This study reported:
- Interim treatment with buprenorphine significantly improved the psychiatric symptoms of people awaiting comprehensive treatment for opioid use disorder (OUD).
- Buprenorphine treatment, even without concurrent psychosocial counseling, may help patients with no, or delayed, access to comprehensive OUD treatment.
The prevalence of opioid use disorder in many parts of the country outstrips the capacity of treatment programs, and many who seek help must wait to be admitted, sometimes for lengthy periods. NIDA-sponsored researchers recently reported that providing waitlisted patients with technology-supported buprenorphine helped them reduce their illicit opioid use during the wait time. The researchers have now found that the treatment also significantly reduced the patients’ psychiatric symptoms, even though no counseling was provided.
Ms. Joanna Streck, Dr. Stacey Sigmon, and colleagues at the University of Vermont developed and tested the interim treatment in a 12-week study. After a 1-week induction onto buprenorphine, 25 patients received the medication to take at home, with their access and dosage closely controlled by a programmable dispensing device. They also received nightly phone calls via an automated interactive voice response system, which prompted them to report their own opioid use and cravings, encouraged them to attend support groups, and provided urgent access to study staff. No psychosocial counseling was provided as part of the interim dosing regimen.
These 25 patients and an equal number in a control group completed standardized assessments for mood and other psychiatric symptoms at study entry and monthly during clinic visits where their urine was tested and progress monitored. At study entry, both groups’ mean scores on the Beck Depression Inventory and Beck Anxiety Inventory were above the cutoff for clinically significant depression and anxiety (see Figure). At each subsequent evaluation, the group receiving buprenorphine reported significantly fewer symptoms compared with study entry, while the control group did not. Similarly, the buprenorphine recipients’ global psychiatric symptoms and scores on the Addiction Severity Index, but not those of the control group, were significantly reduced.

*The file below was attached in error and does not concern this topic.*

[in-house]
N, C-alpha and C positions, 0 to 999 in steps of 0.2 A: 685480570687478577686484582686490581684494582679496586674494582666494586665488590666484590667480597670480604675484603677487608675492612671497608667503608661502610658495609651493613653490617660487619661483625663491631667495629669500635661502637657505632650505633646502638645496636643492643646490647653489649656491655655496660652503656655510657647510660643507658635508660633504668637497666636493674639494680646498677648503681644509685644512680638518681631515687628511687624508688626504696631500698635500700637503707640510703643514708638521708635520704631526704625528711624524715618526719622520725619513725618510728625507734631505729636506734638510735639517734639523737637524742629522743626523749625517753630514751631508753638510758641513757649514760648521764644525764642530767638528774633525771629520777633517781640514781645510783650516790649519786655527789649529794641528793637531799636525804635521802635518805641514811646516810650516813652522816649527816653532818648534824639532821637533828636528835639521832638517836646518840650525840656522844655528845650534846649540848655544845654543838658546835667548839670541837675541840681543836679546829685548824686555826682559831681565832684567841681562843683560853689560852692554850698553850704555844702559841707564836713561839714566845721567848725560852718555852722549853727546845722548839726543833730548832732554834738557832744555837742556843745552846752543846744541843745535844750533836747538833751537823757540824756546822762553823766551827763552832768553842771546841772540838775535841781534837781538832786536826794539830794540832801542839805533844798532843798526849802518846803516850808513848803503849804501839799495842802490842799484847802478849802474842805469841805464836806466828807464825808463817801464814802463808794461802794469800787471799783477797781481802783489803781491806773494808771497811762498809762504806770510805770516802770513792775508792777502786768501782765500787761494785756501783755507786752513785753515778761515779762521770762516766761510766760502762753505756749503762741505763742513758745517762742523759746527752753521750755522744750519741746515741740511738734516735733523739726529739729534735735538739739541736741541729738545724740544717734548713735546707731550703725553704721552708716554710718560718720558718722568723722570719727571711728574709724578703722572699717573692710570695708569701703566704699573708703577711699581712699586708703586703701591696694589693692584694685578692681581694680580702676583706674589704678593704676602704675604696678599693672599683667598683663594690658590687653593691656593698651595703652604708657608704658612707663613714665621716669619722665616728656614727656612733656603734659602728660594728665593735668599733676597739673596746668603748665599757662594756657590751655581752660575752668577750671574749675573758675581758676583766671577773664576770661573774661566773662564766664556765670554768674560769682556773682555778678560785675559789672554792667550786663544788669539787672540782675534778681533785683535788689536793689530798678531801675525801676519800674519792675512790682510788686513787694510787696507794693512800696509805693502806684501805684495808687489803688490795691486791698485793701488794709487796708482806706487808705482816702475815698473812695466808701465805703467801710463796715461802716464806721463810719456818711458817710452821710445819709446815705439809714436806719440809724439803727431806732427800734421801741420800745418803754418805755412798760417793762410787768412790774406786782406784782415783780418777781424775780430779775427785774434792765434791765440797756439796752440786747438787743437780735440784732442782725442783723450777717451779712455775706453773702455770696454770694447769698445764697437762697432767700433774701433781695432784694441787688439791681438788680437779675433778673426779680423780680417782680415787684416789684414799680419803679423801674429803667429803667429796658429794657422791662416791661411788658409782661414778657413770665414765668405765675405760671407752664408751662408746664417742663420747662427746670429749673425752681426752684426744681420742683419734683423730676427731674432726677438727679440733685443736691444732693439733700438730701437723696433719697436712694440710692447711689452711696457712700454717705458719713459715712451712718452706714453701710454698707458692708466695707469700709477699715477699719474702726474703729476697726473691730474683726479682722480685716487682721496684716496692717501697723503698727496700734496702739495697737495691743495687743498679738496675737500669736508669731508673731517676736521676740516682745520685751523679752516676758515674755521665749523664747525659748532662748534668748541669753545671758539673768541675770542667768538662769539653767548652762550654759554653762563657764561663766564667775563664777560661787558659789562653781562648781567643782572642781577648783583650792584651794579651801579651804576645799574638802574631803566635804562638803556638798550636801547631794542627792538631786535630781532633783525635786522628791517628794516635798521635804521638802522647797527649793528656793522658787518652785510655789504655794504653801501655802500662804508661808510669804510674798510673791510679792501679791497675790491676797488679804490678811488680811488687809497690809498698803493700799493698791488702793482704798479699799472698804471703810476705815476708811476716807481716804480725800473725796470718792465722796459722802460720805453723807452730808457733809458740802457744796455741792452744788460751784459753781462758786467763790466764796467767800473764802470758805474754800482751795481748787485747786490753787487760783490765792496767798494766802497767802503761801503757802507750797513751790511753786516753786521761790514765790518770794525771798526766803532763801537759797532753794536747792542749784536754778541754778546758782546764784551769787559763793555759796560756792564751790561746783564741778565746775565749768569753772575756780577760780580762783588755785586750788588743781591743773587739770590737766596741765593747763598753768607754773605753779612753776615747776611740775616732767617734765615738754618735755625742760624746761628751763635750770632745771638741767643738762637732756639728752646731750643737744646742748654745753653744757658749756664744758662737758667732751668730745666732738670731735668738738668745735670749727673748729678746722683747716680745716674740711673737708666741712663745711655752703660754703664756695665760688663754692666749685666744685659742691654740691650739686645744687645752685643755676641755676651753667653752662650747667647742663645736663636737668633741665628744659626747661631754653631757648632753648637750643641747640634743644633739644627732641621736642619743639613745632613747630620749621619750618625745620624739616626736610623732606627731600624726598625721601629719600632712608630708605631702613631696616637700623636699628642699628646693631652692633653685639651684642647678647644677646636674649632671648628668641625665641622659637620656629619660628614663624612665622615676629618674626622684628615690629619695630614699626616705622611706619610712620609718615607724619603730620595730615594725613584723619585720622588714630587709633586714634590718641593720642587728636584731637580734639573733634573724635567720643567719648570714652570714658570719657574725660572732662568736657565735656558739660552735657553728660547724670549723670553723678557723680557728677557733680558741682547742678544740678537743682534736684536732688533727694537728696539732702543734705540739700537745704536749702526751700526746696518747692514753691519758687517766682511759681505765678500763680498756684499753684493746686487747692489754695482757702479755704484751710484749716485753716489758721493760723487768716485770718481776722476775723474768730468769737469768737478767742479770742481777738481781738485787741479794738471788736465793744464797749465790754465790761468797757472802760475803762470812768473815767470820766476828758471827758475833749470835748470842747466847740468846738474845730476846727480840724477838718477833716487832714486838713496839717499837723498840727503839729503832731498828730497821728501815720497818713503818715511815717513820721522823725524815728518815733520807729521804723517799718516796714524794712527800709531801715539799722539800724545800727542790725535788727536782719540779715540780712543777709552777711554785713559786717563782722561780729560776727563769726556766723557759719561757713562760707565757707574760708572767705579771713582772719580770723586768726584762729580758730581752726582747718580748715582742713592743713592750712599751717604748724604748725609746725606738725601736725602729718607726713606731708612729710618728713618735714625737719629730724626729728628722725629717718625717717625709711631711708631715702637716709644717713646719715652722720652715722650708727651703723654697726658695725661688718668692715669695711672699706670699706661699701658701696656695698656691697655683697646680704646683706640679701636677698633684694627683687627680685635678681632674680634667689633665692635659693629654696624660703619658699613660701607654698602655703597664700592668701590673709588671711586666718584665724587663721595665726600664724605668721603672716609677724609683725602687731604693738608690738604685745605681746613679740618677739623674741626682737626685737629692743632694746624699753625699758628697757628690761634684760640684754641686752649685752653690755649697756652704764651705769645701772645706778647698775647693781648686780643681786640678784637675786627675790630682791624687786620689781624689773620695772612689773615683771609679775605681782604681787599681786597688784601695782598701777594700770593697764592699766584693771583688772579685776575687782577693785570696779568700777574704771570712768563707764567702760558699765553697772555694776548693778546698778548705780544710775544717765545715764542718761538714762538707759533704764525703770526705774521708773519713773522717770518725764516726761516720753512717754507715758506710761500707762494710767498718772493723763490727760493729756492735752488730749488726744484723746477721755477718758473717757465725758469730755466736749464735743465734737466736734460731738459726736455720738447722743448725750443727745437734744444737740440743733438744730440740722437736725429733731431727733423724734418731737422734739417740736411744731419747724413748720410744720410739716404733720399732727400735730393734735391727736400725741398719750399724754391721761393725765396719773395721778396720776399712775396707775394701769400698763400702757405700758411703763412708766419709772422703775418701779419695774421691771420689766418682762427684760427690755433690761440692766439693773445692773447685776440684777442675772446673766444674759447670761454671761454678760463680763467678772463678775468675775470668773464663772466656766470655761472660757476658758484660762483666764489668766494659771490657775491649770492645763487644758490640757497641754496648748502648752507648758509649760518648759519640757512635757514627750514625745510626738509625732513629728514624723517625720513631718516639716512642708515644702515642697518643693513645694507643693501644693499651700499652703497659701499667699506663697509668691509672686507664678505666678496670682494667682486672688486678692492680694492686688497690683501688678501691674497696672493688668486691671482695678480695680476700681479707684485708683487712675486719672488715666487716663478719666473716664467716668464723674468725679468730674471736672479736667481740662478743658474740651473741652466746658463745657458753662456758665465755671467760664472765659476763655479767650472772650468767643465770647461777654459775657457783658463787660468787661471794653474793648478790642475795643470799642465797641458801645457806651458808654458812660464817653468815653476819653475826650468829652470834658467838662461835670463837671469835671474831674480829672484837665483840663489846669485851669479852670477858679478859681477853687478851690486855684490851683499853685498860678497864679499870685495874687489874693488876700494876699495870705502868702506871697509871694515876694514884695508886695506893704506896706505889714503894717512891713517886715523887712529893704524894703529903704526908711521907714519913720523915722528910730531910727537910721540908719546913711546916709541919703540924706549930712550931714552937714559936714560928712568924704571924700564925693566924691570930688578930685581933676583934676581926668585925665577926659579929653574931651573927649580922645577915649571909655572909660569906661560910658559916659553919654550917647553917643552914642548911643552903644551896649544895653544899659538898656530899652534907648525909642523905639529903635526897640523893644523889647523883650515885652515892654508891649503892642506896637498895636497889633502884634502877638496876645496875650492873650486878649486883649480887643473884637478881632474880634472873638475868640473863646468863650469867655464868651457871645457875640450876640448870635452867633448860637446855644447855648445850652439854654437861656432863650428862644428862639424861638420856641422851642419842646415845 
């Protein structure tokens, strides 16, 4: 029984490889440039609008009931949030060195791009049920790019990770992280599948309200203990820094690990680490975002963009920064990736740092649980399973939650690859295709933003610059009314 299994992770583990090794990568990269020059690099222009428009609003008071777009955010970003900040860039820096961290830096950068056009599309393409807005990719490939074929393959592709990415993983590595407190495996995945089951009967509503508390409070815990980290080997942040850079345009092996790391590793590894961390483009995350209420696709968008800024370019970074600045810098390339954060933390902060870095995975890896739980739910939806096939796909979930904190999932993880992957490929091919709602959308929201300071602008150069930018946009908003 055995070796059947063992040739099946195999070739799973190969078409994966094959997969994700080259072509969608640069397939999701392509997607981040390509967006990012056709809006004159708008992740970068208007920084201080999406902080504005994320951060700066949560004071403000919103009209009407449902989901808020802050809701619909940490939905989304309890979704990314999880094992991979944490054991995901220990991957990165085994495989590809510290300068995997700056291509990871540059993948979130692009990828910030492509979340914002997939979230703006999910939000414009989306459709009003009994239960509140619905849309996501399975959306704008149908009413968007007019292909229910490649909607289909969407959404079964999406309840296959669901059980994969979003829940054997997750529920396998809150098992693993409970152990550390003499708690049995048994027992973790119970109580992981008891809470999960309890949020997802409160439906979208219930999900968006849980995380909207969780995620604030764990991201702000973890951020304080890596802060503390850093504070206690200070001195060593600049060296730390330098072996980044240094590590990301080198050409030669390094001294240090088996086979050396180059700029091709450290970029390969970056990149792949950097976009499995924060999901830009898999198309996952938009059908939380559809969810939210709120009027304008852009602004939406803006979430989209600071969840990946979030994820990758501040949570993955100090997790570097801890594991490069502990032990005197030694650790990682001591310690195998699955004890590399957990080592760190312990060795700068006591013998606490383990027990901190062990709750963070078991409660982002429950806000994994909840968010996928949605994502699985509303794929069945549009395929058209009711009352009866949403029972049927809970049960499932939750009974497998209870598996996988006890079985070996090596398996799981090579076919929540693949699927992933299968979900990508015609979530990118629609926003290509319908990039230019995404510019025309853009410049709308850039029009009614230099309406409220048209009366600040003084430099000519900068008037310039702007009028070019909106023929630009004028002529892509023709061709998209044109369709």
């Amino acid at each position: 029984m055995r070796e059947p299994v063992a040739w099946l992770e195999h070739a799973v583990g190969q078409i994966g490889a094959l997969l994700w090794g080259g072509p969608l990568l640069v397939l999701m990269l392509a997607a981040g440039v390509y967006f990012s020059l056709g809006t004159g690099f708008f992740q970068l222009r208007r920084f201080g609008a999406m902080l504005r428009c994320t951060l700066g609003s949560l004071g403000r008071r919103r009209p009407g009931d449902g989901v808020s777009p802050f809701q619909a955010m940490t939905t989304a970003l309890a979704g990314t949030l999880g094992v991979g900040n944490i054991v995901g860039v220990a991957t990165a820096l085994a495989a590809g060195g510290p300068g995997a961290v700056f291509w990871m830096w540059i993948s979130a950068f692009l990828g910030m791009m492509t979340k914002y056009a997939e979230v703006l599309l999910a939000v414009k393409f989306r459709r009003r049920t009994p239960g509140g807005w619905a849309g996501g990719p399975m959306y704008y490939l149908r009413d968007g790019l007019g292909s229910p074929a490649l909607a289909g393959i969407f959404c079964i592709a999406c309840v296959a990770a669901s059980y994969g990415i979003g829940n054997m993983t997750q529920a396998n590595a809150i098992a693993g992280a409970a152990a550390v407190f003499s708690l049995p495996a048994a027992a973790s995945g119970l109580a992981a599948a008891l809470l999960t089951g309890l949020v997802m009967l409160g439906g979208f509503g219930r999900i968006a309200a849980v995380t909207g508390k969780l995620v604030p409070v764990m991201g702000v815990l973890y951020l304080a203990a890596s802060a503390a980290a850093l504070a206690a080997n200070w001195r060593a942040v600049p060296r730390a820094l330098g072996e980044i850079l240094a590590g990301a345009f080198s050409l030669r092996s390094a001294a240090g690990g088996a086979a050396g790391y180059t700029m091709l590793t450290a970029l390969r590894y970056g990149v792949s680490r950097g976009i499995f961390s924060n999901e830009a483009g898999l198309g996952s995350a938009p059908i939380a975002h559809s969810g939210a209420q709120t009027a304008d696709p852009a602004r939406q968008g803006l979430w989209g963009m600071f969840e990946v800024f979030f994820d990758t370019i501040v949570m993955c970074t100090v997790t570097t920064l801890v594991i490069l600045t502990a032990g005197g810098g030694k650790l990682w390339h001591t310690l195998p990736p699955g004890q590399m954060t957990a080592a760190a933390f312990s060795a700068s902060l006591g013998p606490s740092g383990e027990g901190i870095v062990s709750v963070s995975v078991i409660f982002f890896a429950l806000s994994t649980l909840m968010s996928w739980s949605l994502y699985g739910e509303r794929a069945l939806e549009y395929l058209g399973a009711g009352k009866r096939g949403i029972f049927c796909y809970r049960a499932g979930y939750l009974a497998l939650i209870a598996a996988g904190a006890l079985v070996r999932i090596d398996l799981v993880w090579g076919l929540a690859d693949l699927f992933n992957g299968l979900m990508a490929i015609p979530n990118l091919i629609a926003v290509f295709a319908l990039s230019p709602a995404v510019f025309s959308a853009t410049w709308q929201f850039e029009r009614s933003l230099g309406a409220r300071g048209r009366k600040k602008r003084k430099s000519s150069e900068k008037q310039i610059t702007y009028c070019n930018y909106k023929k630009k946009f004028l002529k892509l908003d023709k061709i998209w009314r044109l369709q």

Note: The gray horizontal lines mark cut-off scores indicating clinically significant problem severity warranting intervention.
Text Description of Graphic
"It is exciting that providing just some basic pharmacotherapy and technology-assisted monitoring may attenuate psychiatric distress in this vulnerable group while they await more comprehensive treatment," says Dr. Sigmon. She notes that the prevalence of psychiatric disorders among people with opioid use disorders is "very high." At their entry into this study, 48 percent of the participants reported psychiatric symptoms at levels indicative of clinically significant disorders.
Dr. Sigmon continues, "That triage buprenorphine dosing mitigates psychological distress as well as reduces opioid use provides further support for considering this approach when access to more comprehensive care is delayed or unavailable." She and her colleagues are now conducting a larger trial of the effects of interim buprenorphine treatment on illicit opioid use and psychiatric symptoms over a longer duration, as well as among patients who live in rural, medically underserved geographic areas.
This study was supported by NIH grants DA042790 and DA037385.
Streck, J.M., Ochalek, T.A., Badger, G.J., et al. Interim buprenorphine treatment during delays to comprehensive treatment: Changes in psychiatric symptoms. Experimental and Clinical Psychopharmacology 26(4):403-409, 2018.
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NIDA. (2019, March 27). Interim Buprenorphine Alleviates Psychiatric Symptoms in Waitlisted OUD Patients. Retrieved from https://www.drugabuse.gov/news-events/nida-notes/2019/03/interim-buprenorphine-alleviates-psychiatric-symptoms-in-waitlisted-oud-patients